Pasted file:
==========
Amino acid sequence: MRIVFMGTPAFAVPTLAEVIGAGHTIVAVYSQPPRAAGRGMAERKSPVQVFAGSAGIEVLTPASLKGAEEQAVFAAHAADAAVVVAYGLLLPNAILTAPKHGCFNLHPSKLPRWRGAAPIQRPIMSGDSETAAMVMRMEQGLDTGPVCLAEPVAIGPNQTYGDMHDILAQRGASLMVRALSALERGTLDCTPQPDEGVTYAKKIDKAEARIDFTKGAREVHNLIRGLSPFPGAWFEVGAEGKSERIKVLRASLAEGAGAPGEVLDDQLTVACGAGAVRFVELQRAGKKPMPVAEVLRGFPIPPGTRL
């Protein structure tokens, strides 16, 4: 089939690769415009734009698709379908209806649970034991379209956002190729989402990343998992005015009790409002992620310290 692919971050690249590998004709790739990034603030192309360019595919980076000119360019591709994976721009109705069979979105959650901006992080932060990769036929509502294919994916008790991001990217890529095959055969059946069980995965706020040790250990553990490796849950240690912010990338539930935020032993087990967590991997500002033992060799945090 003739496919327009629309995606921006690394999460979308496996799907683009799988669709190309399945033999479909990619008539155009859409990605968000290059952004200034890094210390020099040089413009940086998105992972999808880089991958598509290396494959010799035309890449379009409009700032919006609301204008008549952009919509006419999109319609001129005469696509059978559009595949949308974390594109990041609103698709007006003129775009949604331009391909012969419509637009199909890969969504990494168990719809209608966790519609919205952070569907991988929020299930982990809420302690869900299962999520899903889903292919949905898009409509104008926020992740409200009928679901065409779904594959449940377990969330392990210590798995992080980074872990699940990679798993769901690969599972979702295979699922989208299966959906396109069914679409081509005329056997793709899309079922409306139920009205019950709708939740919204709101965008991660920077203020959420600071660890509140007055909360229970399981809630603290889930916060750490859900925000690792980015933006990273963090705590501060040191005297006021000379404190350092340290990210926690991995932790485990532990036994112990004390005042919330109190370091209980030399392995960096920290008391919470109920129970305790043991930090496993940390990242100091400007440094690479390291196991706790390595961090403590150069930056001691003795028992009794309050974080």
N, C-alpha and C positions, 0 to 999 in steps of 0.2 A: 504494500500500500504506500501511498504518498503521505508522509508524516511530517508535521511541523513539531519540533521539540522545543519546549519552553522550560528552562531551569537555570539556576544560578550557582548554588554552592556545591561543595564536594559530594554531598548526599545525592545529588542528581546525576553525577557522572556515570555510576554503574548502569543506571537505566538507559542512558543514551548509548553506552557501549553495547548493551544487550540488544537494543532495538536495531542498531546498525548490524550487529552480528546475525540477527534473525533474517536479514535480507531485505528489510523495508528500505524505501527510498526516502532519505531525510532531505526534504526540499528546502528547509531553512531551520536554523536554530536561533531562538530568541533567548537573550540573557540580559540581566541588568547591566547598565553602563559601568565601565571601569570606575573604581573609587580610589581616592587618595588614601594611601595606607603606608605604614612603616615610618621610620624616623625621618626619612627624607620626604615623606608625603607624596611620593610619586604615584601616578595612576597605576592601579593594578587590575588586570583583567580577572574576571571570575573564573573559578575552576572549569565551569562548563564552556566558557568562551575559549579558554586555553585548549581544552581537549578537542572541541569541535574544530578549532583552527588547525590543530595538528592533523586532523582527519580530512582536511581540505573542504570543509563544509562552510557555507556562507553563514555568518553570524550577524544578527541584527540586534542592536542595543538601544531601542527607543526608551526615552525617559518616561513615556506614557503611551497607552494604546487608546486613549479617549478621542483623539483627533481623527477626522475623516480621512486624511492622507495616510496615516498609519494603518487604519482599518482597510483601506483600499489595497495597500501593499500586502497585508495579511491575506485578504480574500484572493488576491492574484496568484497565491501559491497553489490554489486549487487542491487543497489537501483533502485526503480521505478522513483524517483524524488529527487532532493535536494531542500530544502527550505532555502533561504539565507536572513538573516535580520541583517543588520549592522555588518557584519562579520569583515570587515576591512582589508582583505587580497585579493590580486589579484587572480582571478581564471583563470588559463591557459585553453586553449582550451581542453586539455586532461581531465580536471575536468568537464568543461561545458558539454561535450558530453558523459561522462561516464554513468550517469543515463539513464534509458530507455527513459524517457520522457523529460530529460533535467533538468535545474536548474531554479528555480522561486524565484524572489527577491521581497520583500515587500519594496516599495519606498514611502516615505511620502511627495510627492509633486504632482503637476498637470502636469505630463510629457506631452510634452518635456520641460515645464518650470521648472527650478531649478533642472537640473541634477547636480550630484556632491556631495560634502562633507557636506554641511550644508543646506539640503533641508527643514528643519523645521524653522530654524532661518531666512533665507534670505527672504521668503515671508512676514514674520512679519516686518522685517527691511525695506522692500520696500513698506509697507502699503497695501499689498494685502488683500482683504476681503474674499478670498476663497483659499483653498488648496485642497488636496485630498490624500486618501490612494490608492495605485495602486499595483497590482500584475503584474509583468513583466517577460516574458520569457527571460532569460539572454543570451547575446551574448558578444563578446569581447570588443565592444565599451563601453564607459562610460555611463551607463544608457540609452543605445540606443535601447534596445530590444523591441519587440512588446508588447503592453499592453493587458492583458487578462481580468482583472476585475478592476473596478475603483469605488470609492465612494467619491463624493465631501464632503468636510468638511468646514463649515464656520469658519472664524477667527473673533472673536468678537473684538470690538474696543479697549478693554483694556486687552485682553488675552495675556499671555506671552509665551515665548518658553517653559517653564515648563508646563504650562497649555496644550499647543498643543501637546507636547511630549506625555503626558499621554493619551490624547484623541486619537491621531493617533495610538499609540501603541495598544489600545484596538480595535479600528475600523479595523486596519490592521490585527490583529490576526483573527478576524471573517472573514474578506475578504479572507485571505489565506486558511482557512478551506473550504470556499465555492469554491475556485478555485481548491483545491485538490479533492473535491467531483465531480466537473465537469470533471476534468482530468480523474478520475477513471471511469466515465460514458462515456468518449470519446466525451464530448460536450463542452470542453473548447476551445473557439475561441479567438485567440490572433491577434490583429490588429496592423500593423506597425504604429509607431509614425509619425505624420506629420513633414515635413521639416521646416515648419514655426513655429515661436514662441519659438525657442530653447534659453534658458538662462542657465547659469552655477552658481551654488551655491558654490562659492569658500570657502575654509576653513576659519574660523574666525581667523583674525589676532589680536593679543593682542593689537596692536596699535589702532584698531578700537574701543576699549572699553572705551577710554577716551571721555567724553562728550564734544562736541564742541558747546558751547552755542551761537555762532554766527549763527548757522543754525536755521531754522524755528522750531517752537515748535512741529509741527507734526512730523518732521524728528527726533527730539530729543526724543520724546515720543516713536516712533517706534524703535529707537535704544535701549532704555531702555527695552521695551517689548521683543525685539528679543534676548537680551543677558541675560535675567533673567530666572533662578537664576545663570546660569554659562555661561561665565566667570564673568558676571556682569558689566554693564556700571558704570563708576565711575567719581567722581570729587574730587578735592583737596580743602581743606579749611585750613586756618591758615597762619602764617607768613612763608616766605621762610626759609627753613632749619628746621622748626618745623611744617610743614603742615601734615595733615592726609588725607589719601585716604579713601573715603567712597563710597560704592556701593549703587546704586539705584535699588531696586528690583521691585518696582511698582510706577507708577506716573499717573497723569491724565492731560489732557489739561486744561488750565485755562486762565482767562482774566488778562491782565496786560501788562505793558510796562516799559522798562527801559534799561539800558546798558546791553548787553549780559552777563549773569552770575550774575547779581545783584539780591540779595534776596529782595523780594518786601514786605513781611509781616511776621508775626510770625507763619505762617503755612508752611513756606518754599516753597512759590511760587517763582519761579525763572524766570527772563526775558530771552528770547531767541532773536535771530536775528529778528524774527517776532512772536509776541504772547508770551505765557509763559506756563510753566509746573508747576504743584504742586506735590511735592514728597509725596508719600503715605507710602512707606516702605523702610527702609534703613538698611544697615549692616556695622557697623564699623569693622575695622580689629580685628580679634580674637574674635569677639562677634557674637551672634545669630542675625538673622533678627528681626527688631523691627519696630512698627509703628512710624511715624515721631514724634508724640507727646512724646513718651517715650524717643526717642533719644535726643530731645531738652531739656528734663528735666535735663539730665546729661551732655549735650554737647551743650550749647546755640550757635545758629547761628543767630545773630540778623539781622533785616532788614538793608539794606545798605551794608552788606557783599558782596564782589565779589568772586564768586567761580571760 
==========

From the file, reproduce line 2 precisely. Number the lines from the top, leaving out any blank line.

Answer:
């Protein structure tokens, strides 16, 4: 089939690769415009734009698709379908209806649970034991379209956002190729989402990343998992005015009790409002992620310290 692919971050690249590998004709790739990034603030192309360019595919980076000119360019591709994976721009109705069979979105959650901006992080932060990769036929509502294919994916008790991001990217890529095959055969059946069980995965706020040790250990553990490796849950240690912010990338539930935020032993087990967590991997500002033992060799945090 003739496919327009629309995606921006690394999460979308496996799907683009799988669709190309399945033999479909990619008539155009859409990605968000290059952004200034890094210390020099040089413009940086998105992972999808880089991958598509290396494959010799035309890449379009409009700032919006609301204008008549952009919509006419999109319609001129005469696509059978559009595949949308974390594109990041609103698709007006003129775009949604331009391909012969419509637009199909890969969504990494168990719809209608966790519609919205952070569907991988929020299930982990809420302690869900299962999520899903889903292919949905898009409509104008926020992740409200009928679901065409779904594959449940377990969330392990210590798995992080980074872990699940990679798993769901690969599972979702295979699922989208299966959906396109069914679409081509005329056997793709899309079922409306139920009205019950709708939740919204709101965008991660920077203020959420600071660890509140007055909360229970399981809630603290889930916060750490859900925000690792980015933006990273963090705590501060040191005297006021000379404190350092340290990210926690991995932790485990532990036994112990004390005042919330109190370091209980030399392995960096920290008391919470109920129970305790043991930090496993940390990242100091400007440094690479390291196991706790390595961090403590150069930056001691003795028992009794309050974080």